Clafoutis is by definition a seasonal baked desert of French origins using fresh black cherries. My Clafoutis (clafouti) recipe uses frozen cherries as these are available year round and so is no longer confined to be a seasonal desert. Clafoutis was among one of Monet's favourite deserts.
- 600 g Cherries frozen, 1 bag
- 125 g Flour all purpose or pastry
- 150 g Sugar superfine
- 2 Eggs
- 100 ml Milk
- 8 g Vanilla sugar 1 sachet
- 1 tbsp Butter softened, for greasing pie dish
- 1 pinch Salt
Add flour to a medium sized bowl
Add 50 grams of the sugar, the vanilla sugar and a pinch of salt, then stir to combine
Add milk to a small bowl and break the eggs into the milk
Scramble the eggs and milk with a fork until well blended
Add egg and milk mixture to flour and whisk to obtain a smooth pancake like batter
Preheat oven to 180°C
Grease the pie dish with the butter
Place the strained cherries into the pie dish in a single layer
Pour the batter evenly over the cherries
Sprinkle 50 grams of the sugar evenly over the top of the pie
Bake for 45 minutes
Add the remaining 50 grams of the sugar to the sauce pan with the cherry juices
Simmer on low heat until all the sugar is dissolved and he juices have reduced and thickened to a fairly thick syrup (think honey)
Set aside to cool
Drizzle artistically over servings of Clafoutis and serving dish
If cherries are in season, by all means use about 500 grams of fresh cherries with stems removed and pitted, although leaving the pits in is permissible and, according to tradition, even desirable as it is said to enhance the flavours and aromas of the Clafoutis. Alas, in that case serve this dessert with a warning and, please, no cherry pit spitting contests 🙂
In any event, use black cherries if available.
If using fresh cherries you will not have the juices to make the coulis. Of course you can always take a handful of cherries, turn them into a puree with a blender and strain out the juices to make the coulis.
The original source for this recipe came from the book “The Monet Cookbook – Recipes from Giverny” available from Amazon.
Truite Amandine or Trout Fillets with Almonds is a fairly regular dish in our house. It’s easy to make, light fare, looks and tastes great and lends itself as everyday dinner as well as for entertaining.I typically use whole almonds and slice them myself. I like having a bit of skin on the almonds for colour as opposed to using store bought ones that are just plain white.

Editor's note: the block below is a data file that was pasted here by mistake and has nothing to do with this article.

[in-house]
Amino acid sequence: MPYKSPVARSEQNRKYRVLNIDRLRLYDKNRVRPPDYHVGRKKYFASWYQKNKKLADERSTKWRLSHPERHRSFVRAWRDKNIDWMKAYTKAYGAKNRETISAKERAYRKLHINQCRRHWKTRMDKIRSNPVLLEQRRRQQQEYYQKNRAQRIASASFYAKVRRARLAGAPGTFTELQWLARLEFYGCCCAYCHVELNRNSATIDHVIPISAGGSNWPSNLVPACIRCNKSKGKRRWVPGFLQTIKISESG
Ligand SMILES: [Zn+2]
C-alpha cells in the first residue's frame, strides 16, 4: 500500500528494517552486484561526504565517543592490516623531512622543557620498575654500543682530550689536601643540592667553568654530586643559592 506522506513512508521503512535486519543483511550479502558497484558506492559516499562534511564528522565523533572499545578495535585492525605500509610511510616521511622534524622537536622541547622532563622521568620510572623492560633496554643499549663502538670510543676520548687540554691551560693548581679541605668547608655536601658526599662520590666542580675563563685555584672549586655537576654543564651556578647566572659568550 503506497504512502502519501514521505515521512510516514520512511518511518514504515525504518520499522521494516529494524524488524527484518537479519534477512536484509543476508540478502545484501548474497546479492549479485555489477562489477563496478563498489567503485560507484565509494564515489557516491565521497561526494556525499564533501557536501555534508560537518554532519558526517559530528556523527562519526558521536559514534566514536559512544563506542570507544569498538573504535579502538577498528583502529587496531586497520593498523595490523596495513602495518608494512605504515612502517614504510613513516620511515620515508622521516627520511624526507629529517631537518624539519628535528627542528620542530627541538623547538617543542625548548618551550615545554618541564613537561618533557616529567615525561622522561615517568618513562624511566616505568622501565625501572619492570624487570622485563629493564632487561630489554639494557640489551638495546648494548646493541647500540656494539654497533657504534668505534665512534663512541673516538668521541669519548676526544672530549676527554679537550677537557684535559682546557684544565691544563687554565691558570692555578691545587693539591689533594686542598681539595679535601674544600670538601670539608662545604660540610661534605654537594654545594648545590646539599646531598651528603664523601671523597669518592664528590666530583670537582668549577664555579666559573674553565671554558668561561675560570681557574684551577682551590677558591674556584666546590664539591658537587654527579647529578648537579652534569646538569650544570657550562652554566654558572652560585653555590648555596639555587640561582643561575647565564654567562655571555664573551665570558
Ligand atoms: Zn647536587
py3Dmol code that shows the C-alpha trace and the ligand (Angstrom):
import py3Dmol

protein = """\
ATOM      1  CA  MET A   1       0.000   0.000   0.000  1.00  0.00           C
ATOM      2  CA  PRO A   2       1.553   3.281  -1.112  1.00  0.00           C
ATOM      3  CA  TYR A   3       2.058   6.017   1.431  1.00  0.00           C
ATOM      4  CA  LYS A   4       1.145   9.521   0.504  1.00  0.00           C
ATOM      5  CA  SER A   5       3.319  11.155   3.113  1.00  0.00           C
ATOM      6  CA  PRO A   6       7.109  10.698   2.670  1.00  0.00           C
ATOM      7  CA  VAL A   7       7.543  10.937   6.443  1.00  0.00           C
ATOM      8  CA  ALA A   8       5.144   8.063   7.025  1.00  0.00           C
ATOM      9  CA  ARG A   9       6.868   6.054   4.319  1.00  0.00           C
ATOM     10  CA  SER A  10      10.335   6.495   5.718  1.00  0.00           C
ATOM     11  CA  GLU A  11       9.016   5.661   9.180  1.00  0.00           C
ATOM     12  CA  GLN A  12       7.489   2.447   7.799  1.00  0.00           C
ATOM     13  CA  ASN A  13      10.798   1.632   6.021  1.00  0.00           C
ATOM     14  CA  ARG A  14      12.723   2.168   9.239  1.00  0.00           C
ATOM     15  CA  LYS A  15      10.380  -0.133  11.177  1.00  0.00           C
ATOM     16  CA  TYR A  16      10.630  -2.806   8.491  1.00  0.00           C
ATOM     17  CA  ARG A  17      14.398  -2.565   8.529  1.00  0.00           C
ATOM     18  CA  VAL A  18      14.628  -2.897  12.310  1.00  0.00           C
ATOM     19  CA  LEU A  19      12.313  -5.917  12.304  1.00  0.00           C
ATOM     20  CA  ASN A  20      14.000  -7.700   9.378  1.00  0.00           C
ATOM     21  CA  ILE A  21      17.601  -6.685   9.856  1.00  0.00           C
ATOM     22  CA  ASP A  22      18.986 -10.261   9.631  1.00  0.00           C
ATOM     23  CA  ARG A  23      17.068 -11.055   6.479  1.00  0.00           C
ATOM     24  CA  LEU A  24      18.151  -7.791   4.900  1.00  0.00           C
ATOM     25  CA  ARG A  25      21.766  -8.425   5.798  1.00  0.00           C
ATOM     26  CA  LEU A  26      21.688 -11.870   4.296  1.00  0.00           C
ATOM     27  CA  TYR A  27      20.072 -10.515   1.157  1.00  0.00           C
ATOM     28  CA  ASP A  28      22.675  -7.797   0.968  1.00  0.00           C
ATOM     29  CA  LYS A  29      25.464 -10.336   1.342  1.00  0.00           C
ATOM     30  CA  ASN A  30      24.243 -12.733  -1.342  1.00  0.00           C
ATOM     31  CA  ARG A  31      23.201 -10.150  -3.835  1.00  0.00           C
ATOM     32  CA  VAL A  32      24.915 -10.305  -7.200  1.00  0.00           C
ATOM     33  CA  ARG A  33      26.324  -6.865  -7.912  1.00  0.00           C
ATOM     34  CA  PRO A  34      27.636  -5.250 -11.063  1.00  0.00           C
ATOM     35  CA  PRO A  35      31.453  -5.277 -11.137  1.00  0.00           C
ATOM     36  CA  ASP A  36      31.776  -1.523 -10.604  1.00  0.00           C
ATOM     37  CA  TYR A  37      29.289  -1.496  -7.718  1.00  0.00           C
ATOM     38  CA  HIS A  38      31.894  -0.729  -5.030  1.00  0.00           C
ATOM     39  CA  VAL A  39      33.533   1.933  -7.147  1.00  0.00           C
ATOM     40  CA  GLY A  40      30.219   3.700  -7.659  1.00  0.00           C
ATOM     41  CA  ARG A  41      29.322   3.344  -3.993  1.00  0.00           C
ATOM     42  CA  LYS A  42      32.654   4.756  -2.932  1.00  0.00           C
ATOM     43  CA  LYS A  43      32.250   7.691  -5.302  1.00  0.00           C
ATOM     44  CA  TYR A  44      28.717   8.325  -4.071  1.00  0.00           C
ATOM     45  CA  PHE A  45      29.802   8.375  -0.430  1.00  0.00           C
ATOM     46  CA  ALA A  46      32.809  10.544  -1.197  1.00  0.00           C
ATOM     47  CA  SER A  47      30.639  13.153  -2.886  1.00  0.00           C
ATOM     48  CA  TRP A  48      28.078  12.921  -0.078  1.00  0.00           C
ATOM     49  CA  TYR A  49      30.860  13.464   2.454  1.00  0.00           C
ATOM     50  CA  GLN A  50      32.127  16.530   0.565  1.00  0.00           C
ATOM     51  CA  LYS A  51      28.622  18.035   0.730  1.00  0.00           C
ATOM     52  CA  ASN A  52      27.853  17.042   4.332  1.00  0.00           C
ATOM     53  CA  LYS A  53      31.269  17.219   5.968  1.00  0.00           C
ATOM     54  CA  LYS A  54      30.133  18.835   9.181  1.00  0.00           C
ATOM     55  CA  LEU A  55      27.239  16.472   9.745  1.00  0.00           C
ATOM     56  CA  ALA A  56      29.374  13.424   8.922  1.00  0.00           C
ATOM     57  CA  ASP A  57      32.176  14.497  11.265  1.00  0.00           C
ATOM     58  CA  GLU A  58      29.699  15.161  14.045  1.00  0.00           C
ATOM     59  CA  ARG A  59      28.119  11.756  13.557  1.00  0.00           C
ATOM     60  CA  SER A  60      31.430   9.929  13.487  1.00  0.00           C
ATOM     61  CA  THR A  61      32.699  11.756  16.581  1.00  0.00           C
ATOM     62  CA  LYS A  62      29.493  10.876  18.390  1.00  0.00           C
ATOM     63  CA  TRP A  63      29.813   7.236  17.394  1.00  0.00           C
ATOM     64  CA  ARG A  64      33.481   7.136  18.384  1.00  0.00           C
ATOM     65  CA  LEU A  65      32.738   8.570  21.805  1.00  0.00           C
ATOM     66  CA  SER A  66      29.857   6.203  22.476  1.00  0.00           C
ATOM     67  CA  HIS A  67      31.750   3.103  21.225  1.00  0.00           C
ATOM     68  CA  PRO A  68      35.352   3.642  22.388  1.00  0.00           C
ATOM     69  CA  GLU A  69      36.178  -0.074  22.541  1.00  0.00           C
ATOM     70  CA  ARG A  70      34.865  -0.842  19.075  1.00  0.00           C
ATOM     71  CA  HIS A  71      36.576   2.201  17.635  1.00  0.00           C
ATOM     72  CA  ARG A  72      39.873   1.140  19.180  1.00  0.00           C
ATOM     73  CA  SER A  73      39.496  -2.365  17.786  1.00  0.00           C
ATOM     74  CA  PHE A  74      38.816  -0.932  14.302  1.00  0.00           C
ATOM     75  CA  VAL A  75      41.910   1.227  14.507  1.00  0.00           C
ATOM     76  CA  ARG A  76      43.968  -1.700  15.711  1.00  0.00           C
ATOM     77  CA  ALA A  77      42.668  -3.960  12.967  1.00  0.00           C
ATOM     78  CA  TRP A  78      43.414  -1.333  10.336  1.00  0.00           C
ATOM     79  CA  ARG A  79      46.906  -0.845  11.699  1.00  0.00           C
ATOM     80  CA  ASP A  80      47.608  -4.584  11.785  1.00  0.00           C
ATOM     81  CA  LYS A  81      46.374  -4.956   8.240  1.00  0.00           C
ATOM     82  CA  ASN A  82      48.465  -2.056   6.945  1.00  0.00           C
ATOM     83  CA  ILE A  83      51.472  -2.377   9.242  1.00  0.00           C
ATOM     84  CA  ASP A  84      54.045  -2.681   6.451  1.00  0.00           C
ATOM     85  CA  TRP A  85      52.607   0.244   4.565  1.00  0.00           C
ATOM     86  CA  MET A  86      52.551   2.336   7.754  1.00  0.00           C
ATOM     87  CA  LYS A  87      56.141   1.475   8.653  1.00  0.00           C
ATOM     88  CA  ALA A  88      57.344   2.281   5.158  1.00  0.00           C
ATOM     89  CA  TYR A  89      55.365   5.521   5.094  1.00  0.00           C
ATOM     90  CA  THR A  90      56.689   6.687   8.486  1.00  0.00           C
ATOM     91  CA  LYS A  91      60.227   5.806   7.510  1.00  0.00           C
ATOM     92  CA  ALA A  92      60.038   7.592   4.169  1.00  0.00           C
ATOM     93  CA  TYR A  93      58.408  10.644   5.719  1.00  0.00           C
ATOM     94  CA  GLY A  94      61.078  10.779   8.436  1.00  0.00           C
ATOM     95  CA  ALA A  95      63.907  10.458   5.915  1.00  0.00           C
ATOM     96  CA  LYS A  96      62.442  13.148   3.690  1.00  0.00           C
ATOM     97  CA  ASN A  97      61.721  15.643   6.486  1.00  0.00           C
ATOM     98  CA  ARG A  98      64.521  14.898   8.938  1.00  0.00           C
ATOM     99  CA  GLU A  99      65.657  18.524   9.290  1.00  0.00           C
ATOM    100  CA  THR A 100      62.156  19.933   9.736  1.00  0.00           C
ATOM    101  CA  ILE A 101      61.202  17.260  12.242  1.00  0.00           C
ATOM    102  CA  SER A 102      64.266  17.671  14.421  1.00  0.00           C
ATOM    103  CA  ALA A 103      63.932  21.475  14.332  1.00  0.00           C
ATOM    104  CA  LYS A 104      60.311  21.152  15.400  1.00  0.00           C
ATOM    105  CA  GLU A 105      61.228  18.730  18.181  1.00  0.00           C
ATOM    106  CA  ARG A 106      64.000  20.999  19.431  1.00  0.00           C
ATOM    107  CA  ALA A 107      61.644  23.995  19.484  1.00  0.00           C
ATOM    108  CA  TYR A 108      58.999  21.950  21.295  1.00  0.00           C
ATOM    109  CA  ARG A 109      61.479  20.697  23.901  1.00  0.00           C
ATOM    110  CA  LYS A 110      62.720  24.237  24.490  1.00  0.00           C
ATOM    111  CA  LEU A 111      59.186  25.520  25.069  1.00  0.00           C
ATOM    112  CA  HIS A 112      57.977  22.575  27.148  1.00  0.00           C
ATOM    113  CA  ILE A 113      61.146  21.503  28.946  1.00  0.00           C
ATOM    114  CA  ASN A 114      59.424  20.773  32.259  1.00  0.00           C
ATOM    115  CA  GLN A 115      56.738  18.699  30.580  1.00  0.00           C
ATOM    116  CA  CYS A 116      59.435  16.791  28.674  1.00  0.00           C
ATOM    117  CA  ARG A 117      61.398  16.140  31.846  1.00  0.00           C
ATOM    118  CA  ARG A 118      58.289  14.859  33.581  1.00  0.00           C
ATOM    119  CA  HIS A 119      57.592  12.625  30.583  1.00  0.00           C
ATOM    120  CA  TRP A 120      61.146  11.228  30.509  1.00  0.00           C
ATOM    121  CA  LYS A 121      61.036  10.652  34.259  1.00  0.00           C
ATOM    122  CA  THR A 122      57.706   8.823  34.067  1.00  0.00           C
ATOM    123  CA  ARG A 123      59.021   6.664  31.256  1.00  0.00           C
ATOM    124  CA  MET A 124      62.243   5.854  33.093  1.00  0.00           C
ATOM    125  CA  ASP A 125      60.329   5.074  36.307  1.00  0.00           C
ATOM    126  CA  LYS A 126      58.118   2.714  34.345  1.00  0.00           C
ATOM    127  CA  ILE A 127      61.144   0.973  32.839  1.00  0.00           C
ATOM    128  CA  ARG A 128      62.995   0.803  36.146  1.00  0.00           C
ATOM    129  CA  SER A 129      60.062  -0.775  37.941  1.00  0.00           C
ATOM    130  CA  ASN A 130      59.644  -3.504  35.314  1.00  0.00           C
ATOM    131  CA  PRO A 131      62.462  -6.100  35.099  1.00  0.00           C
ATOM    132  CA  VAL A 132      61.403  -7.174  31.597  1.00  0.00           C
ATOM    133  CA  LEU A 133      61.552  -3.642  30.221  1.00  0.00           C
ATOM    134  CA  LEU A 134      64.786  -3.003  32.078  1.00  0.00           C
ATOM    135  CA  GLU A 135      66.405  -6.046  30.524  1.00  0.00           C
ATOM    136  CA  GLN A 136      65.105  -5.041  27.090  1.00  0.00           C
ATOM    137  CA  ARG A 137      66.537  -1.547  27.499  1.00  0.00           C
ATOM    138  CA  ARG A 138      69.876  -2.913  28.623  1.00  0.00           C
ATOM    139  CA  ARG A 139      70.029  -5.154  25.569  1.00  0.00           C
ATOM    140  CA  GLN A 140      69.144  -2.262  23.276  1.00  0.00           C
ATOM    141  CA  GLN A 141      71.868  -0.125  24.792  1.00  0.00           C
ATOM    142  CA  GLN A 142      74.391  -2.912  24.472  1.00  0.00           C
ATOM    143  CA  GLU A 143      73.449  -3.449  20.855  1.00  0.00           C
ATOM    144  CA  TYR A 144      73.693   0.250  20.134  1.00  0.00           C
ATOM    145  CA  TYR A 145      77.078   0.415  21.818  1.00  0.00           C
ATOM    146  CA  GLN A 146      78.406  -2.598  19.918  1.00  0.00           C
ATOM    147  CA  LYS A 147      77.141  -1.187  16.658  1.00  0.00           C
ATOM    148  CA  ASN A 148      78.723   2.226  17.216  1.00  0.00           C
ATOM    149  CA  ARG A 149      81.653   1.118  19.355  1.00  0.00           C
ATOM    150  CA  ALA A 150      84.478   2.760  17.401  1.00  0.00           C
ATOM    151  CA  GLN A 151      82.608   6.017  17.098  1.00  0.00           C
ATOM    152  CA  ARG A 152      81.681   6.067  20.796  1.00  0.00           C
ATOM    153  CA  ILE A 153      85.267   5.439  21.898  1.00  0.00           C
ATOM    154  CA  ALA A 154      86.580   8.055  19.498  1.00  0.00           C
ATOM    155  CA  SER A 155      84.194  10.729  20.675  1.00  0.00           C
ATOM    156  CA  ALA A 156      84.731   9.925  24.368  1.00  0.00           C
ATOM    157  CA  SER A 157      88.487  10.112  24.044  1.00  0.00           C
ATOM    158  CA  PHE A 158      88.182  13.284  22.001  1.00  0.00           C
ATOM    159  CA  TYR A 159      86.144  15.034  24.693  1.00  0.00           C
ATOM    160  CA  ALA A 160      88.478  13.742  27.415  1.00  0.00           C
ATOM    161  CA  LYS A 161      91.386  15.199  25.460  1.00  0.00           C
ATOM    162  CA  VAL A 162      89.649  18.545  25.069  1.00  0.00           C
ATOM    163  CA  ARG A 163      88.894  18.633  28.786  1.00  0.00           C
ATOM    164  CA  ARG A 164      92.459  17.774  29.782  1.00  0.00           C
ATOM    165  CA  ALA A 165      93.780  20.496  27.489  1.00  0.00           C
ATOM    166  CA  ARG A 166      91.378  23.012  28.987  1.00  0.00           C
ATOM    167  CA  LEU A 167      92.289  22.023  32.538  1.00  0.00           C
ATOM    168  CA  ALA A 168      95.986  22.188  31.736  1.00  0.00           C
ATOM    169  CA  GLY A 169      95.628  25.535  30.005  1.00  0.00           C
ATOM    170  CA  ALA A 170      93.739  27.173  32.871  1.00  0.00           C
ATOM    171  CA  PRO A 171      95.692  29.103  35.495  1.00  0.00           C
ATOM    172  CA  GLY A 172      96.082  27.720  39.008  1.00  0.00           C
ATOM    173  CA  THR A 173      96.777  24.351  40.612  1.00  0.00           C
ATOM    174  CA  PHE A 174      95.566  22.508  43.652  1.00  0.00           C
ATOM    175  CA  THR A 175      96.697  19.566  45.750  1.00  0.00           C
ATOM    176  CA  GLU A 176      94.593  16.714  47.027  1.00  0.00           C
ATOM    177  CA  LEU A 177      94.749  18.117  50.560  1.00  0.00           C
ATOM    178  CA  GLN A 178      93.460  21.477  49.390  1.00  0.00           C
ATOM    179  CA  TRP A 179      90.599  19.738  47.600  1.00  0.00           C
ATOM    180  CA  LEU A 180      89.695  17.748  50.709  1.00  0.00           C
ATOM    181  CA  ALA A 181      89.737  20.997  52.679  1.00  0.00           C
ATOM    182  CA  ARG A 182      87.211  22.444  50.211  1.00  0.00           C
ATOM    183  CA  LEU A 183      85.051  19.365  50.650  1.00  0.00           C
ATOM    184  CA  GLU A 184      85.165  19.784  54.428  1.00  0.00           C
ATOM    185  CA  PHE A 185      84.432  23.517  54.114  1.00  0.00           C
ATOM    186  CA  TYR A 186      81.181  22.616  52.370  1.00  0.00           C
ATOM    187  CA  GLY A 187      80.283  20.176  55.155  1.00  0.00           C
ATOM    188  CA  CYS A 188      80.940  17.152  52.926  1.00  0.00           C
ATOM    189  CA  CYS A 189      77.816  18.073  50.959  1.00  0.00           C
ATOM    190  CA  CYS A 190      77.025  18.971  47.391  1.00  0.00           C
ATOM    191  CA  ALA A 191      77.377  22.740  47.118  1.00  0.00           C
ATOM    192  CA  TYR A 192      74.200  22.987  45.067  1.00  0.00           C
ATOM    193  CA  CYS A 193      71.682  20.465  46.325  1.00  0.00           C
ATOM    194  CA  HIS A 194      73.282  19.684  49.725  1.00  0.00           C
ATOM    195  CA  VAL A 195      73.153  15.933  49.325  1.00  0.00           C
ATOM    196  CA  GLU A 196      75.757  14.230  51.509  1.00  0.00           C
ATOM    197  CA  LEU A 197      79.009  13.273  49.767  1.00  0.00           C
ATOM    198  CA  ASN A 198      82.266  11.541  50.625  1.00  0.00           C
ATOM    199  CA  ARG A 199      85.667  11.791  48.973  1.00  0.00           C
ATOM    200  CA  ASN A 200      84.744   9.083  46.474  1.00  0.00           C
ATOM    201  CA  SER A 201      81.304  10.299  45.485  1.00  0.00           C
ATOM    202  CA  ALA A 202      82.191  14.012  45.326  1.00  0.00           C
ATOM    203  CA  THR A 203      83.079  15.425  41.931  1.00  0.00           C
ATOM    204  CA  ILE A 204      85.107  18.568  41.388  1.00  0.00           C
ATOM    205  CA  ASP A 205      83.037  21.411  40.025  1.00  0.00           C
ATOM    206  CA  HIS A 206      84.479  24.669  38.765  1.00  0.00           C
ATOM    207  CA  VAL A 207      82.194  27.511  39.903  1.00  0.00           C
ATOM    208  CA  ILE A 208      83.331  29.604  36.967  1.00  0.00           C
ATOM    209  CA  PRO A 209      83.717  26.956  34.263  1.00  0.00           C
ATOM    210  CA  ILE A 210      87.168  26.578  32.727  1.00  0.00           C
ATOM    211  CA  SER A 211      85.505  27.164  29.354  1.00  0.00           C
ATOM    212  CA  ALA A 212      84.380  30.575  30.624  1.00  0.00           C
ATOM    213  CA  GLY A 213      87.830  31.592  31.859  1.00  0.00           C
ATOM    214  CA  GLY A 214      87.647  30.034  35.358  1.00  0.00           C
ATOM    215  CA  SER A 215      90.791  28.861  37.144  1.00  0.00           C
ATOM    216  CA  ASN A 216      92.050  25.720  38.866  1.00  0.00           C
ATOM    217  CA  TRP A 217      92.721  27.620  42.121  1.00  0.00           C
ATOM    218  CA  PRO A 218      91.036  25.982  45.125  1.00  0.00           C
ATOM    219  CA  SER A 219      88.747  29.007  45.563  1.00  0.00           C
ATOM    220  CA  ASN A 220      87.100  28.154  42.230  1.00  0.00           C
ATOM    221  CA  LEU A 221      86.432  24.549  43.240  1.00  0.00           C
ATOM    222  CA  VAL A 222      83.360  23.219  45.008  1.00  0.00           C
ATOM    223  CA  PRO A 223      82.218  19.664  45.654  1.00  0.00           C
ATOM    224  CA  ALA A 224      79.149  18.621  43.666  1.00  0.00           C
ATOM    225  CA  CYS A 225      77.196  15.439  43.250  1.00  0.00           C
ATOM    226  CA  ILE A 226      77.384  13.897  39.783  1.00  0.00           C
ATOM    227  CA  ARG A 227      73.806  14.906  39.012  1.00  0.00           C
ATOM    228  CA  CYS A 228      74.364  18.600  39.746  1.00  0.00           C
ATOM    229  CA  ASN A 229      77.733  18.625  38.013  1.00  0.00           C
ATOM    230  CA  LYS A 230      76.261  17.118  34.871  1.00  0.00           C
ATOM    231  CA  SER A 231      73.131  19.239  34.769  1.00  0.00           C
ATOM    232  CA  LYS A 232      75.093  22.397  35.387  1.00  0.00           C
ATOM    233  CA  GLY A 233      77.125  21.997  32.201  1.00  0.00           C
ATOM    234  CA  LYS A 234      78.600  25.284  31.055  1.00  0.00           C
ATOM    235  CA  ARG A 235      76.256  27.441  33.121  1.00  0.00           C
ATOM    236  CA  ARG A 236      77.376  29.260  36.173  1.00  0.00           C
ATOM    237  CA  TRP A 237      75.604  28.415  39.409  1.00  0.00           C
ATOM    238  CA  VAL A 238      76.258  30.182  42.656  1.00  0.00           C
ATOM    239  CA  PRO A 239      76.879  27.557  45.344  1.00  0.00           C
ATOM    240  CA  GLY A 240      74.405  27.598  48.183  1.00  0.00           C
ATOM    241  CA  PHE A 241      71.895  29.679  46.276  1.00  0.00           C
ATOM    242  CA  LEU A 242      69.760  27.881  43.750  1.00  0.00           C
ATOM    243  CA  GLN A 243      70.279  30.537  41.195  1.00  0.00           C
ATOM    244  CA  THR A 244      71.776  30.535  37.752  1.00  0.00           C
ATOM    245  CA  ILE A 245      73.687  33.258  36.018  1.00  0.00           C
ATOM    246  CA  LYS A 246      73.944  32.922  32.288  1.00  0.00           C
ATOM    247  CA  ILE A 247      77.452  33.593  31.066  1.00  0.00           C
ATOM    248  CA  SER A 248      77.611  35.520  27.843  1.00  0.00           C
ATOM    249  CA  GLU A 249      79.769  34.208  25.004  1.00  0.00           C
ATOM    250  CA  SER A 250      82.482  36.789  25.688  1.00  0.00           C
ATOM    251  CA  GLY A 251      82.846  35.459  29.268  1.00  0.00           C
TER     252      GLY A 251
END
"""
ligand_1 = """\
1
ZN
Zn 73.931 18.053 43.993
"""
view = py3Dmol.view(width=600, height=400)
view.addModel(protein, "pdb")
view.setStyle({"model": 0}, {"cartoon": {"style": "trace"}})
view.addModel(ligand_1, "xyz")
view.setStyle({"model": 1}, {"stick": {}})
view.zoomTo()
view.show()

Trout Fillets Amandine aka “Truite Amandine”
The recipe below is for 2-3 people, depending on the size of the fillet. Use 2 fillets if you are feeding more or if the fillets are small, use one per person.Make sure you serve a nice glass of white to go with that. I might suggest a Riesling of Cabinet quality.
- 1 large trout fillet 250 g (8 oz), skin on
- 1 shallot finely sliced into rings
- 6 almonds roasted and sliced or a small hand full if store bought sliced
- 1 sprig of fresh dill or 1/2 tsp of dried parsely or thyme make suitable substitutes, finely chopped
- 1 tbsp (15 ml) lemon juice
- 1 tbsp butter
- Salt and pepper to taste
Preheat you stove to 180°C (350°F)
Thoroughly wash the fillet in cold water, then pat dry
Prepare a piece or pieces of aluminum foil large enough to hold the fillet and butter them so the fillet doesn't stick
Place the fillet on the foil skin down
Dowse fillet with lemon juice to your taste
Sprinkle dill over fillets
Spread shallots over fillet
Distribute almonds over fillet
Add some salt and pepper to your liking
Bake in the oven for 15 minutes (adjust time to your oven and your liking)
Finish on broil for 2 minutes or until you get a nice looking colour 🙂
Serve immediately with sides of your choice, e.g. rice, asparagus or what ever green is in your fridge
The actual French name for this torte is “Tarte normande aux pommes”. This has to be one of my all-time favourite recipes for making “Apple Pie”.Of course the people of the Normany would know how to do this really well because apples is one of the main agricultural products they produce. Think Calvados while you’re at it.
Apple Torte Normandie
An exquisite apple torte using finely sliced apples, ground almond and honey.
- 250 g Pastry dough preferably all butter pastry dough
- Butter for the mold spring form
- 60 g Butter liquified
- 60 g Sugar
- 60 g Almond ground
- 1 Egg yolk
- 1 tbsp Heavy cream whipping cream
- 2 tbsp Honey lavender if you can get it
- 3-4 Apples ripe and firm cooking, e.g. Mac’s, Gala, Imperial etc.
- 1 tbsp Turbinado sugar
- 1 tbsp Apricot jam or puré
Preheat oven to 200 °C
Grease the spring form with butter
Roll out dough and line the spring form
Refrigerate for 30 minutes
In a glass mixing bowl, melt the butter and then beat in the sugar with a hand mixer until you get a nice creamy mixture
Add the egg yolk and keep mixing vigorously
Add the almonds and the cream, continuing to mix until well combined
Remove the spring form from the fridge and using a fork, evenly puncture the bottom of the dough
Spread the honey over the bottom
Add the almond mixture and spread evenly over bottom
Peel, quarter and core the apples
Slice the apple quarters into very thin wedges, about 3 mm on the outside
Arrange apple slices in 2 concentric circles starting on the outside and overlapping sliced about 5 mm.
For the middle, you can place a half an apple scored to look like it’s sliced or use any remaining slices to fill in the middle as you wish
Sprinkle top with Turbinado and slide into the oven
Bake for 15 minutes, then reduce the temperature to 180°C and continue baking for another 40 – 45 minutes or until you achieve a lovely colour
Remove the torte from the oven and let cool off a bit
Remove the torte from the form finish off by carefully brushing the torte all over with the apricot puré or jam
The spring forms I use are “Wilton Excelle” in 24 cm (9″) or 26.7 cm (10″) size as per below.